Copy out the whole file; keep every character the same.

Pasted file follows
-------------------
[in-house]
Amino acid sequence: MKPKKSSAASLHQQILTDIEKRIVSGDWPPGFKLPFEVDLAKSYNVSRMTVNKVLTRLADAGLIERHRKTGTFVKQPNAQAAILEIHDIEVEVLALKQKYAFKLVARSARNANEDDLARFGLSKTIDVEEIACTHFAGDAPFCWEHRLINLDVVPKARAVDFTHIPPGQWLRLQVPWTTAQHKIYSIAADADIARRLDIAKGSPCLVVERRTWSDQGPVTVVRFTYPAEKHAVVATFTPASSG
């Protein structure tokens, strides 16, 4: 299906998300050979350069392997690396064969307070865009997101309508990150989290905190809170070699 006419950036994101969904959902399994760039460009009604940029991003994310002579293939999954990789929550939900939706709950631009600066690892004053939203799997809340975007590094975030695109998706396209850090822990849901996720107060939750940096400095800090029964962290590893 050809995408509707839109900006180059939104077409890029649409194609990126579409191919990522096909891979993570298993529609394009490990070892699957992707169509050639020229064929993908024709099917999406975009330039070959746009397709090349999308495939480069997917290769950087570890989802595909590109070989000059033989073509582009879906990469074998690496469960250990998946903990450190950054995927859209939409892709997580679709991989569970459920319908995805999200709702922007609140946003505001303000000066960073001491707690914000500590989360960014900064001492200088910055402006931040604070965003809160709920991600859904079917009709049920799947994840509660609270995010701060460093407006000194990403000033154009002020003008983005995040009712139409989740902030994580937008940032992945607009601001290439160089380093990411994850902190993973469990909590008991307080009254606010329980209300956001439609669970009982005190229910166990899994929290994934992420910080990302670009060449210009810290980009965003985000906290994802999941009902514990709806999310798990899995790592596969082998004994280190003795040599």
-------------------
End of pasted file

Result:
[in-house]
Amino acid sequence: MKPKKSSAASLHQQILTDIEKRIVSGDWPPGFKLPFEVDLAKSYNVSRMTVNKVLTRLADAGLIERHRKTGTFVKQPNAQAAILEIHDIEVEVLALKQKYAFKLVARSARNANEDDLARFGLSKTIDVEEIACTHFAGDAPFCWEHRLINLDVVPKARAVDFTHIPPGQWLRLQVPWTTAQHKIYSIAADADIARRLDIAKGSPCLVVERRTWSDQGPVTVVRFTYPAEKHAVVATFTPASSG
């Protein structure tokens, strides 16, 4: 299906998300050979350069392997690396064969307070865009997101309508990150989290905190809170070699 006419950036994101969904959902399994760039460009009604940029991003994310002579293939999954990789929550939900939706709950631009600066690892004053939203799997809340975007590094975030695109998706396209850090822990849901996720107060939750940096400095800090029964962290590893 050809995408509707839109900006180059939104077409890029649409194609990126579409191919990522096909891979993570298993529609394009490990070892699957992707169509050639020229064929993908024709099917999406975009330039070959746009397709090349999308495939480069997917290769950087570890989802595909590109070989000059033989073509582009879906990469074998690496469960250990998946903990450190950054995927859209939409892709997580679709991989569970459920319908995805999200709702922007609140946003505001303000000066960073001491707690914000500590989360960014900064001492200088910055402006931040604070965003809160709920991600859904079917009709049920799947994840509660609270995010701060460093407006000194990403000033154009002020003008983005995040009712139409989740902030994580937008940032992945607009601001290439160089380093990411994850902190993973469990909590008991307080009254606010329980209300956001439609669970009982005190229910166990899994929290994934992420910080990302670009060449210009810290980009965003985000906290994802999941009902514990709806999310798990899995790592596969082998004994280190003795040599």